SMOKE & MIRRORS The NDPS Act, 1985, regards products derived from the flower and fruit of the cannabis plant as illegal and punishable by jail terms and fines


Cannabis has over 400 compounds. THC or tetra­ hydro-cannabinol is an active compound of cannabis which is responsible for producing psychoactive sensations. CBD or cannabidiol is another compound which counters the effect of THC. For greater highs, products are often altered to have higher levels of THC and lower levels of CBD.


The Narcotic Drugs and Psycho tro pic Substances Act, 1985, defines cann­ abis as the flower or fruit of the can­ nabis plant out of which the resin has not been extracted. Seeds and leaves are not included. The act deems ‘pro­ duction, manufacture, possession, sale, purchase, transport, inter­state import or export or use’ of cannabis as illegal and punishable depending upon quantity and product.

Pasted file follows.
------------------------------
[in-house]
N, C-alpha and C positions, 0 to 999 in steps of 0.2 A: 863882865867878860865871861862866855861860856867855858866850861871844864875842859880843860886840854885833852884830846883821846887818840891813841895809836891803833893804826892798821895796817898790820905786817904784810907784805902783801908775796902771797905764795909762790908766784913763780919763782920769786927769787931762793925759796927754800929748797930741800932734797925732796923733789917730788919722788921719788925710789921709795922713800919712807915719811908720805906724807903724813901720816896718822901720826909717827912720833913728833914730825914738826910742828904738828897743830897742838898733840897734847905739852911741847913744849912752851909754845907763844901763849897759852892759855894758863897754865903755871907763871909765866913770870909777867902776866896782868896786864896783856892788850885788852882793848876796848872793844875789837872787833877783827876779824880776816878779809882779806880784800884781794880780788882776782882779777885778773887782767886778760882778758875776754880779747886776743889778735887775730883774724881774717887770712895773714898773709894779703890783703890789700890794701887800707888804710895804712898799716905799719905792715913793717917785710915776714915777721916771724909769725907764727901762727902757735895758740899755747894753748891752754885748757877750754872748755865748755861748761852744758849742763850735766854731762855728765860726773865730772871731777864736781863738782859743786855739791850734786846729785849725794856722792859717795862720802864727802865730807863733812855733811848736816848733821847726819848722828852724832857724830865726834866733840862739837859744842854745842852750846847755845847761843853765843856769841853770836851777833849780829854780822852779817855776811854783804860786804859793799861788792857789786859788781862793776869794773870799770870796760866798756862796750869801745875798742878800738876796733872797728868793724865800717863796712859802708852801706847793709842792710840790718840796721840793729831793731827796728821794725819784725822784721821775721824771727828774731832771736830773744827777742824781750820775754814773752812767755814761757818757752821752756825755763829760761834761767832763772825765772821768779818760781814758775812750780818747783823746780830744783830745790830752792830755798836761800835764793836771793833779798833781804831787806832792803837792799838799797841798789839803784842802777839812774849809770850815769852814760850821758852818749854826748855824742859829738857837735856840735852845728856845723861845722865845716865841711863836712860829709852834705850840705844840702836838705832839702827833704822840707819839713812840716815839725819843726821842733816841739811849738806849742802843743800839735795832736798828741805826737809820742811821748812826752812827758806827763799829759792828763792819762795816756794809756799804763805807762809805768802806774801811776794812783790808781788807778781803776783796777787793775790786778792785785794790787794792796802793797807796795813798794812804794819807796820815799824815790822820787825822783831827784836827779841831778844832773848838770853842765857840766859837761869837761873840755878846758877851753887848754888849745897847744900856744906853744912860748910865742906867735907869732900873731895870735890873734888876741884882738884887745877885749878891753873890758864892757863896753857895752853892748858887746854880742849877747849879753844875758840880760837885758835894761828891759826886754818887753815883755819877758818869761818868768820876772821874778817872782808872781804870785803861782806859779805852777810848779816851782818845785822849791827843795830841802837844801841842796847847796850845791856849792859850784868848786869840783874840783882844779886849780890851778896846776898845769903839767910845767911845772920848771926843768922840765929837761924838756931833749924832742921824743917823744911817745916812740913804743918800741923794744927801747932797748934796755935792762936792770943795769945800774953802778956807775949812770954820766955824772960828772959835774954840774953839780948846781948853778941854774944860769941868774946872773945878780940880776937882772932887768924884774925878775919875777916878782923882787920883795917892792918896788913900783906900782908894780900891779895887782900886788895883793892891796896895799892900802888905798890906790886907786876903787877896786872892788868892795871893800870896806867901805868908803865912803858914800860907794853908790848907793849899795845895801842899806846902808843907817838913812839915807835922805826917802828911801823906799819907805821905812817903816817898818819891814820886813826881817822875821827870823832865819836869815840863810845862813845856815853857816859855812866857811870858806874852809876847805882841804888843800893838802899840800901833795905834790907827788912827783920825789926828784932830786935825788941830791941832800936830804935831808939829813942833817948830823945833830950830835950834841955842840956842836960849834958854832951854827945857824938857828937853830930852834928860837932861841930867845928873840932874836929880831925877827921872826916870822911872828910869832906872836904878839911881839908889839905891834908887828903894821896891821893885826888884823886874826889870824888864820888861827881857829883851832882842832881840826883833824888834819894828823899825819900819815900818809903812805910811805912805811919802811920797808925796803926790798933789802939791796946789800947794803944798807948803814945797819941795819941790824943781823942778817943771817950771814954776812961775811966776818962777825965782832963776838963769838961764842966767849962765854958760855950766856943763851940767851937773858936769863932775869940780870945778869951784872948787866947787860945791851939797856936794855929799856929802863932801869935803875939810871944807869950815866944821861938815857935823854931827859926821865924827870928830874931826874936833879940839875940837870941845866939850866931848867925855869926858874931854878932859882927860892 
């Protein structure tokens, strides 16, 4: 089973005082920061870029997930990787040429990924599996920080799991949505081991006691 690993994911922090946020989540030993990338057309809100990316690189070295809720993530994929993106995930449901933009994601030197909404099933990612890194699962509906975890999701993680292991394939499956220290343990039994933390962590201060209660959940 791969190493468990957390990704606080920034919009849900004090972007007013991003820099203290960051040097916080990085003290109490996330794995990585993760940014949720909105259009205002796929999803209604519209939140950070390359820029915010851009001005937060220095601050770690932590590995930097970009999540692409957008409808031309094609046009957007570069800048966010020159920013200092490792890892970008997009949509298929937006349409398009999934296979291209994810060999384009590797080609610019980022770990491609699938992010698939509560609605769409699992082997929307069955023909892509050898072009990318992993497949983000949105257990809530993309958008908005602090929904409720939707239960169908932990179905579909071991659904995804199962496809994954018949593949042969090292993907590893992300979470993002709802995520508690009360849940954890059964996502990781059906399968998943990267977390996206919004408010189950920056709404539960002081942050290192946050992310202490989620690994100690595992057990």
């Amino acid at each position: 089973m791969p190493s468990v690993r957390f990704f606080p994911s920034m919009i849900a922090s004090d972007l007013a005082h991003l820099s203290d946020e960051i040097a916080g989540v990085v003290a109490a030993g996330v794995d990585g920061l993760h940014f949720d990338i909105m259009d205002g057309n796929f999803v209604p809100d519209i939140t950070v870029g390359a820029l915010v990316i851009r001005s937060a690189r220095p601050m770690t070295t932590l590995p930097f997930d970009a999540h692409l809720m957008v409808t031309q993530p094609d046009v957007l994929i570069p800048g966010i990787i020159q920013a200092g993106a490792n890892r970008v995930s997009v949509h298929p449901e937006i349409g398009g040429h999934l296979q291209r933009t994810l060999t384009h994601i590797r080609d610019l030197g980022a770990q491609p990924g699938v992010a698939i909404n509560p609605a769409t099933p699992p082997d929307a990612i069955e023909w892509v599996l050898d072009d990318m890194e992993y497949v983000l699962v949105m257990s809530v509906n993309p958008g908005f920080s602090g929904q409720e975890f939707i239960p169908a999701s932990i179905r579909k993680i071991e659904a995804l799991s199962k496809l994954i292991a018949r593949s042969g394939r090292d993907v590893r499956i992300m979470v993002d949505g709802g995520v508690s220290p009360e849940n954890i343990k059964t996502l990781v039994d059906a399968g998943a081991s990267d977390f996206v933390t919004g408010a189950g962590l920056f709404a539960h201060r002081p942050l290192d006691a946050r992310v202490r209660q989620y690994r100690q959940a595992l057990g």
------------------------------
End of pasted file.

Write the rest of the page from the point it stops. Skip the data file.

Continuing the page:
Ganja or Weed

THE PRODUCT: Also known as marijuana, pot, grass, Mary Jane, it is a mix of the dried flowers, stems, seeds and leaves of the cannabis plant

THE PRICE: Weed dust can cost as little as Rs 50, other­ wise prices vary with quality. Ten grams of average quality weed costs Rs 100­-250 in Delhi.

THE LAW: Six­month prison term for 1 kg ganja; up to 10 years for 1­20 kg, 10-­20 years for over 20 kg. Fines vary from Rs 10,000 to Rs 2 lakh.

Charas or Hashish

THE PRODUCT: A potent form of cannabis, hashish is made by collecting and compressing the fine growth on cannabis plants, that have a sticky resin

THE PRICE: In Delhi, 10 grams of homemade hash can cost upward of Rs 1,000

THE LAW: Possession of quantity less than 1 kg carries six-­month jail term. Anything above invites a jail term of 10­-20 years.


THE PRODUCT: A paste of cannabis leaves and seeds often consumed in a milk­based drink. The fat in the milk improves absorption of THC, leading to an instant, often stronger, high.